At least once a year a novel is paraded before us as a literary masterpiece, something that will make enough of a splash to leave us watching the ripples for many years to come. Generally, this novel will be American, but occasionally it will originate from elsewhere; almost always it will be at least 500 pages long, even though experience tells us that great literature tends not be measured using scales. The Kindly Ones is one such novel – I can, in fact, remember reading about it before it was translated into English. By that time it had already picked up awards in France, and it did indeed sound intriguing. Written by an expatriate American in French, it apparently told the story of the Second World War from the point of view of an unrepentant Nazi.
This central character is Max Aue. He begins the narrative with a defence of his actions:
“I think I am allowed to conclude, as a fact established by modern history, that everyone, or nearly everyone, in a given set of circumstances, does what he is told to do; and, pardon me, there’s not much chance that you’re the exception, any more than I was.”
However, almost 1,000 pages later and it’s still not clear whether Littell intends this ironically or whether it is, in fact, the novel’s central message. One problem is that Aue is about as far from an everyman character as you are likely to get. He also says in his defence that he has “loved a woman”, but he is referring to his sister. When their incestuous relationship is discovered by their mother (the father has long since disappeared), and they are separated, he refuses to sleep with other women, only with men so that he can feel what she feels. By the novel’s end he is famously pleasuring himself on the branch of a tree. Clearly (or perhaps that should be, hopefully) Littell is using this metaphorically to tell us something about Nazi psychology. There are certainly occasions when the similarities between the Jews and the Nazis, and the Bolsheviks and the Nazis are drawn. A captured Russian Commissar discusses this with Aue at length:
“In the end our two systems aren’t so different. In principle at least.”
However, it does make it unlikely that the reader will be thinking, ‘that could be me…’
Despite this, the novel is very effective in places at conveying the cruelty and the insanity of the Nazi’s attitude towards the Jewish people through its point of view. Aue’s early involvement in Eastern Europe allows us to see the practical problems encountered when attempting to shoot large numbers of unarmed civilians:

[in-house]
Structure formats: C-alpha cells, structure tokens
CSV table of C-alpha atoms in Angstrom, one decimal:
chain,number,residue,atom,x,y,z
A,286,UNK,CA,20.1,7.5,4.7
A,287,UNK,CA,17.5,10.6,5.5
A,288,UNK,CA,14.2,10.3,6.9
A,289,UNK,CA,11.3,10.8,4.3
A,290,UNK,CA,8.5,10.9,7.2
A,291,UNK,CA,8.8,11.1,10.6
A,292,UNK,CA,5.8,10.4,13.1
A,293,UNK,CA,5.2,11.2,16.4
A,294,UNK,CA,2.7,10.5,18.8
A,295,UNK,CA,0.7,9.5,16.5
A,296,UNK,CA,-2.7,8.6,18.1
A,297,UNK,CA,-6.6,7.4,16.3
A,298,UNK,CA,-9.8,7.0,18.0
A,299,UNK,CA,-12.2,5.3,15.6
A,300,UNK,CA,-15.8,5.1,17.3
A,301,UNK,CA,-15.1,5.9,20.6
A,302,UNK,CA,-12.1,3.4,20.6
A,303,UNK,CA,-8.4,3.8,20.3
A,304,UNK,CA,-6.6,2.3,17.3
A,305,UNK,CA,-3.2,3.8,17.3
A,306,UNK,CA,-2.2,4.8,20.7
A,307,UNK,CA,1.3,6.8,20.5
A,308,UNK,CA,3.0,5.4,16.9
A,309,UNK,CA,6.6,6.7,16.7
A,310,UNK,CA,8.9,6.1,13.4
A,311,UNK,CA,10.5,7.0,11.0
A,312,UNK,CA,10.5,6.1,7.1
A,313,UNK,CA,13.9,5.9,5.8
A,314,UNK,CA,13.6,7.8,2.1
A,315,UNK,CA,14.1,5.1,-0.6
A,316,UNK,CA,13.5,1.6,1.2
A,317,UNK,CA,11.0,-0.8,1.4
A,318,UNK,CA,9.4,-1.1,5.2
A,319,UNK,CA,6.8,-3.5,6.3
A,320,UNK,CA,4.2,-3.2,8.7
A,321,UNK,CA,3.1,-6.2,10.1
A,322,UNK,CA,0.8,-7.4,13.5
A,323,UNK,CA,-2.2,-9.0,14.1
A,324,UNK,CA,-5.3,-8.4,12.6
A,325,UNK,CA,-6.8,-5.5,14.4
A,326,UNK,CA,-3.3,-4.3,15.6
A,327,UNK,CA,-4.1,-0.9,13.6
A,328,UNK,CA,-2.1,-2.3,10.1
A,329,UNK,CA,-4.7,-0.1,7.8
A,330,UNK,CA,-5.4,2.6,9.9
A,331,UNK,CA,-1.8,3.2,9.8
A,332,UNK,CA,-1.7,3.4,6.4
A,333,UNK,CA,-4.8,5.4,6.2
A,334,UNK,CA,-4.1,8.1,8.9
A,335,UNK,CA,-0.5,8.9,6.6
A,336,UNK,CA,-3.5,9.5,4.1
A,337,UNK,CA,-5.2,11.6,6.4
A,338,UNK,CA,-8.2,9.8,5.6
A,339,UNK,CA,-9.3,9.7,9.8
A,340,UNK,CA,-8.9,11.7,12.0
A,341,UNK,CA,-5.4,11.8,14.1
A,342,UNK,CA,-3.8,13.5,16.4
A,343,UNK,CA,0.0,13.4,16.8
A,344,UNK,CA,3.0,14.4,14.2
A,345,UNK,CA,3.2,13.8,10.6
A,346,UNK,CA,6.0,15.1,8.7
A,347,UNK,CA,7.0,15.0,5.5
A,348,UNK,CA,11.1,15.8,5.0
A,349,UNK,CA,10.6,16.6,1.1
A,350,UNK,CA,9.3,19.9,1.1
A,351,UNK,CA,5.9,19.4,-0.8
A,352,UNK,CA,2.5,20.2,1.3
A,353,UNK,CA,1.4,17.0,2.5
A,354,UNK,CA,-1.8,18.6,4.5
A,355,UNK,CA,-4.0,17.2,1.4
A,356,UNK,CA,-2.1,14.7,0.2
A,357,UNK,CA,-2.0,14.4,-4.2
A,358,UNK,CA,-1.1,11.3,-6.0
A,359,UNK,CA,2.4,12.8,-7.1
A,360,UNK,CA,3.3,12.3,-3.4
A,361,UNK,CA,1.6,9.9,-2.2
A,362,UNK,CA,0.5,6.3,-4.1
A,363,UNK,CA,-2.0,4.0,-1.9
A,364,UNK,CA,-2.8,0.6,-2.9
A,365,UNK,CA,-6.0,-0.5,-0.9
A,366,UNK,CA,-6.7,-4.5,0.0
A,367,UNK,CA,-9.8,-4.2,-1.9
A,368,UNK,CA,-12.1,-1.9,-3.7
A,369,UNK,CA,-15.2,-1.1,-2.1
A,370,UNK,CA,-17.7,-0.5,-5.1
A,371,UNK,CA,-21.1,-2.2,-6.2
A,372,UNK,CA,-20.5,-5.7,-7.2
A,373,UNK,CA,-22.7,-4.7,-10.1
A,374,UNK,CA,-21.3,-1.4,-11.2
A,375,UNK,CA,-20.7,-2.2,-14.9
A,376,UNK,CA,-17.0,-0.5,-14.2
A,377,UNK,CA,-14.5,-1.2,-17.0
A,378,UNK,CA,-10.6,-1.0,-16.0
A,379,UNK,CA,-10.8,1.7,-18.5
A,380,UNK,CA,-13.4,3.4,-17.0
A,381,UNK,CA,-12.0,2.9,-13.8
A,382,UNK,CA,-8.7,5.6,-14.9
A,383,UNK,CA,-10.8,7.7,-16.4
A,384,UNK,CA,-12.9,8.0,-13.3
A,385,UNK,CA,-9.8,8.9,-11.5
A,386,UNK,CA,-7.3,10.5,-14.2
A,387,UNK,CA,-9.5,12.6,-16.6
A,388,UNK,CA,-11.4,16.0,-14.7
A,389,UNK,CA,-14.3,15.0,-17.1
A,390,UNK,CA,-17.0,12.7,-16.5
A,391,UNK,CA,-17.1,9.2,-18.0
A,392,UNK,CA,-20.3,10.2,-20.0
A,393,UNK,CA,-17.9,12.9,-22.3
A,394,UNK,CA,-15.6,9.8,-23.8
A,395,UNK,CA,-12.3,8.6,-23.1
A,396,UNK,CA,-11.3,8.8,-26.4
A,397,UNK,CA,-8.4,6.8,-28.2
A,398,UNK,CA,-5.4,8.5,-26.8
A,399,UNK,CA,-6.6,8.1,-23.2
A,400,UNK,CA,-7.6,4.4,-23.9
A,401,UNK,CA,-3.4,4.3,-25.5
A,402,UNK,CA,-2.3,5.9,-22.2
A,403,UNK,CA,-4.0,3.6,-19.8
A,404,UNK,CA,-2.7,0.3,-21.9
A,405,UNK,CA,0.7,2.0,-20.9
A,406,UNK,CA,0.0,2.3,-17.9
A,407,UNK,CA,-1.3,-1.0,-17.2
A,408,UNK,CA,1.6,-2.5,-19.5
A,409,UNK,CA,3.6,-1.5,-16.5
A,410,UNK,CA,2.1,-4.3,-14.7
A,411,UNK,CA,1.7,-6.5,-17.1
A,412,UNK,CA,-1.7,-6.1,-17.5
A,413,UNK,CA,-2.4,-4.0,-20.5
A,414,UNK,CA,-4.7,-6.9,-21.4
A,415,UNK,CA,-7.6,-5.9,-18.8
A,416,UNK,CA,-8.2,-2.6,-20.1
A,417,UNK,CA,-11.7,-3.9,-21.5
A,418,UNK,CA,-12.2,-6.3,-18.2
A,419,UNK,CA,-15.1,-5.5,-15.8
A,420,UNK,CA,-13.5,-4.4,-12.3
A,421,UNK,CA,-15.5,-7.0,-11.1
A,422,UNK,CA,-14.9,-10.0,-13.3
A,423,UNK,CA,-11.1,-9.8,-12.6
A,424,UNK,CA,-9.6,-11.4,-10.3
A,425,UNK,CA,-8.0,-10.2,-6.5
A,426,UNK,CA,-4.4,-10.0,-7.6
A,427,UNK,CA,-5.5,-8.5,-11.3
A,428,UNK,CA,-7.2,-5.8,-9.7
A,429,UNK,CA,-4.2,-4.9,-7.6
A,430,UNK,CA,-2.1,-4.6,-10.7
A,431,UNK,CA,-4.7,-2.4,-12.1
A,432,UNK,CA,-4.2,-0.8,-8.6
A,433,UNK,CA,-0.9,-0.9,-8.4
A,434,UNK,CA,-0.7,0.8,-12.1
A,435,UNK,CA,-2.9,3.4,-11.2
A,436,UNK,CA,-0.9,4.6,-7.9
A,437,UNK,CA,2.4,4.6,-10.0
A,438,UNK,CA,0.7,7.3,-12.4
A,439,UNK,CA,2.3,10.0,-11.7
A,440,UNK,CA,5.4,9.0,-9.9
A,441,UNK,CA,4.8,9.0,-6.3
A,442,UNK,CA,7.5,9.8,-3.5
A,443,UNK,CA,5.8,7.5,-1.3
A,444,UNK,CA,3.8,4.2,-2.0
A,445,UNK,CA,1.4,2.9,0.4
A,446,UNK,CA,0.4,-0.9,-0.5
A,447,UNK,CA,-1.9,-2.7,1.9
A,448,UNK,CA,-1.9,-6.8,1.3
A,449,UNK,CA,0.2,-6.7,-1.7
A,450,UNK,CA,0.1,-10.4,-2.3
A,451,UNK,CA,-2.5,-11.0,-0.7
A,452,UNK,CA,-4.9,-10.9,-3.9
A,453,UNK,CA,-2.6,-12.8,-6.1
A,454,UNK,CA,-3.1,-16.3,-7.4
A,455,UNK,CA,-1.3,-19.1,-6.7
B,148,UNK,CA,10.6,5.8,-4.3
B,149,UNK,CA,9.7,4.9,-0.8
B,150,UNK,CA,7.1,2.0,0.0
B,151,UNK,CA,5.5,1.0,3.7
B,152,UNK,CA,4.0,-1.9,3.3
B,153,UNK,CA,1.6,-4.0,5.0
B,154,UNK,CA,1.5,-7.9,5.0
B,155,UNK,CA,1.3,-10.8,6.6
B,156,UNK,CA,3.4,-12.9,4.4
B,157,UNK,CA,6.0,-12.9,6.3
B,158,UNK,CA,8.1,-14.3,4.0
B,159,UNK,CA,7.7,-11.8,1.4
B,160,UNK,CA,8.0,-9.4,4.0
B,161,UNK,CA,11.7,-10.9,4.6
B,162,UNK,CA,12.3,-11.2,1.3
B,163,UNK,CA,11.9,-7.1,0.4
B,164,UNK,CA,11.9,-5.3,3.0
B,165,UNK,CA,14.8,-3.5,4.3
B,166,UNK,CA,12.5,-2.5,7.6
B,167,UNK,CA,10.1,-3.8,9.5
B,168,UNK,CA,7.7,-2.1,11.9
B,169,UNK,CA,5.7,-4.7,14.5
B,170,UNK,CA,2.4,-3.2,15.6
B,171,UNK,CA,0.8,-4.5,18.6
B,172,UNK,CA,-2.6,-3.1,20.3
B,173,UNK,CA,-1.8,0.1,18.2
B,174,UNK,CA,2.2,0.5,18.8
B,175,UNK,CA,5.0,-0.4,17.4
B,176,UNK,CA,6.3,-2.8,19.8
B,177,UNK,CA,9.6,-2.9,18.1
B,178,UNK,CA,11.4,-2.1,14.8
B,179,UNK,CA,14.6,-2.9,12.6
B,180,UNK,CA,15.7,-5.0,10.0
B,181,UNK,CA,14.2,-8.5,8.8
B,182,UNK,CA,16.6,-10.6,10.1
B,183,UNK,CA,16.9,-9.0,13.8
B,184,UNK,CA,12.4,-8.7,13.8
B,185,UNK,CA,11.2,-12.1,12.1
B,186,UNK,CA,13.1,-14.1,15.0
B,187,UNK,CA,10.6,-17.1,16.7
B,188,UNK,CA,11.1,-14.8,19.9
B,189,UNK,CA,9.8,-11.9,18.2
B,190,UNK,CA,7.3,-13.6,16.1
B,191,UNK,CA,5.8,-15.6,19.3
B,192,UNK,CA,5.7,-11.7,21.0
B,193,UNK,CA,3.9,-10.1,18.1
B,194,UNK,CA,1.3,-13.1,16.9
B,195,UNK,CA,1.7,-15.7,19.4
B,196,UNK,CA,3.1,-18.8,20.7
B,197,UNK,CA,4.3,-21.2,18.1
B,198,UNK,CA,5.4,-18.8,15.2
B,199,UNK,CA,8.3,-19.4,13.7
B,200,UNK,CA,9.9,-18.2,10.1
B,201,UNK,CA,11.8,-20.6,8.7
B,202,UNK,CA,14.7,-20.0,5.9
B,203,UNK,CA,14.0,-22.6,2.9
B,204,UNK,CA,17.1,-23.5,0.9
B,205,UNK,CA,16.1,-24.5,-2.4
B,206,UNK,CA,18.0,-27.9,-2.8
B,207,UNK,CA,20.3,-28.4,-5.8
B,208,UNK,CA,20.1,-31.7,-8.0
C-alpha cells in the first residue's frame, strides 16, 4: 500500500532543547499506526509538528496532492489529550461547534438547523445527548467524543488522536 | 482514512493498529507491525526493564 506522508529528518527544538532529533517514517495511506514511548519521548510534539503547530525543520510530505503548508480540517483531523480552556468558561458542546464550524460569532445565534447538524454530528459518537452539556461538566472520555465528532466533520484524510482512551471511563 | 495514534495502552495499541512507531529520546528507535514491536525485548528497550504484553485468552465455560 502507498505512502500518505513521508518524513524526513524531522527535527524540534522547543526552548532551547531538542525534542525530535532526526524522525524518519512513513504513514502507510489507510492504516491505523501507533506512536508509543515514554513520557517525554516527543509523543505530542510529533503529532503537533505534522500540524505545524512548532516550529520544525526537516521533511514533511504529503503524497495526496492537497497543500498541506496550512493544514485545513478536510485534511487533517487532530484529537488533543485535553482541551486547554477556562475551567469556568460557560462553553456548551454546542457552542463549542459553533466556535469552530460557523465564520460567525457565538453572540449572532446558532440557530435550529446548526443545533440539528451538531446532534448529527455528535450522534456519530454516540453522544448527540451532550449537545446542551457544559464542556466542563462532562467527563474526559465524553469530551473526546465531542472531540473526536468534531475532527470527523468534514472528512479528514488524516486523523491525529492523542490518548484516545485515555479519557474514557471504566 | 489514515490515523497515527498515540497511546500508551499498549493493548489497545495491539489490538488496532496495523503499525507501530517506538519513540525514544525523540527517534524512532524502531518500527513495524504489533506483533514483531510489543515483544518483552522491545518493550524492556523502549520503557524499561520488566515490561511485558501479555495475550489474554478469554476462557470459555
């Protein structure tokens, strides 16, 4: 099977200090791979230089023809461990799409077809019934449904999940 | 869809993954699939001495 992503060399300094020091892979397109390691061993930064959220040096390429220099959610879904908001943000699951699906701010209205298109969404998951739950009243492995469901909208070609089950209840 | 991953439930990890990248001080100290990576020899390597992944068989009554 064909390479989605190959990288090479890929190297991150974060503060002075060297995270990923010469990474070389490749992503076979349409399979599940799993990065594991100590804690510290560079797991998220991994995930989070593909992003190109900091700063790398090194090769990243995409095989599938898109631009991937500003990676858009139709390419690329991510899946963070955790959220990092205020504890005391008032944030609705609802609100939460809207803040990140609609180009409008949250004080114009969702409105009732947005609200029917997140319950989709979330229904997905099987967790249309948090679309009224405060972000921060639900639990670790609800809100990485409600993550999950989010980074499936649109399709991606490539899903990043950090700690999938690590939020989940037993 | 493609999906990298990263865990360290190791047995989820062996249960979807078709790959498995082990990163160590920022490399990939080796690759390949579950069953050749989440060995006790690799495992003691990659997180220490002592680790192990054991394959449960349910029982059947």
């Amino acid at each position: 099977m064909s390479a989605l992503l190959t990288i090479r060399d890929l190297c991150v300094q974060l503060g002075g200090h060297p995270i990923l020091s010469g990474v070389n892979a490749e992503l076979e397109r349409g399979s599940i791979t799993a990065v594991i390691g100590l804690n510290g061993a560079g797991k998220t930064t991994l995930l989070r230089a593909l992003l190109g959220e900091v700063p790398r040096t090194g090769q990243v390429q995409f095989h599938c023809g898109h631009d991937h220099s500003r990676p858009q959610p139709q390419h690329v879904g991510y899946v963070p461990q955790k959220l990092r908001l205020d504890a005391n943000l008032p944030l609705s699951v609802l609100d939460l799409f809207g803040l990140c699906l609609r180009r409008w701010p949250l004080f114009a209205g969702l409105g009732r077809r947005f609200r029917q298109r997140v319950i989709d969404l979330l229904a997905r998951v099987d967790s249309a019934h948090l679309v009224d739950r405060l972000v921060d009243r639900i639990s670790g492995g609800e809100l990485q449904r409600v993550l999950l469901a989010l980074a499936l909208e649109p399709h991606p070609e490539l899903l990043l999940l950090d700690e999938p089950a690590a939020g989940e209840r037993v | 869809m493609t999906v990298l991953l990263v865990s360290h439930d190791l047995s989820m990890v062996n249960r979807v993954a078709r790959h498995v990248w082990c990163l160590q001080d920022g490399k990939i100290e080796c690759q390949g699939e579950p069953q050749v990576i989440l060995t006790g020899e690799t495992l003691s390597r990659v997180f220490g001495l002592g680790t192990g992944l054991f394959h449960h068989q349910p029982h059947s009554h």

“…the method imposed by von Reichenau, with just two guns per condemned man, had its disadvantages: if you wanted to be sure of your shot you had to aim at the head rather than the chest, which caused spattering, the men got blood and brains in their faces, they were complaining.”
This approach, if anything, intensifies the horror. Later, as the Germans face defeat in Russia, time is wasted pointlessly trying to decide if a particular tribe are of Jewish race or if they simply follow the Jewish religion. As the war nears its end, Aue finds himself involved in an ironic battle to keep those in work camps strong and healthy enough to work. Again, the way in which this is presented simply as a practical problem gives us an insight into the psychology of dictatorship. Even as German troops starve in Stalingrad, their starvation is being studied.
Littell is also good on the way in which Aue and others are affected by what they witness and take part in. Aue is quickly afflicted by vomiting, something he still suffers from years after the war. Other officers go mad, and it is likely Aue does too. While in Stalingrad he survives a bullet through the head and later murders his mother and step father, though apparently his actions leave no memory. From this point on the narrative is less reliable, including Aue’s amusing but increasingly unlikely shadowing by two policemen determined to convict him of the killings.
Some scenes are both moving and memorable. The starving, almost feral soldiers of Stalingrad, and the moment where his friend Thomas, scoops his intestines back onto his stomach after being wounded; the forced march from the concentration camp; and the final moments in a ruined Berlin. Others, however, are less involving, particularly the time spent in his mother’s house where he apparently loses his mind and there is a tiresome (for Aue and the reader) amount of masturbation. The novel is too long, too crammed with research, and Aue is ultimately just too unusual to carry it. Not a masterpiece then, but not entirely a failure either.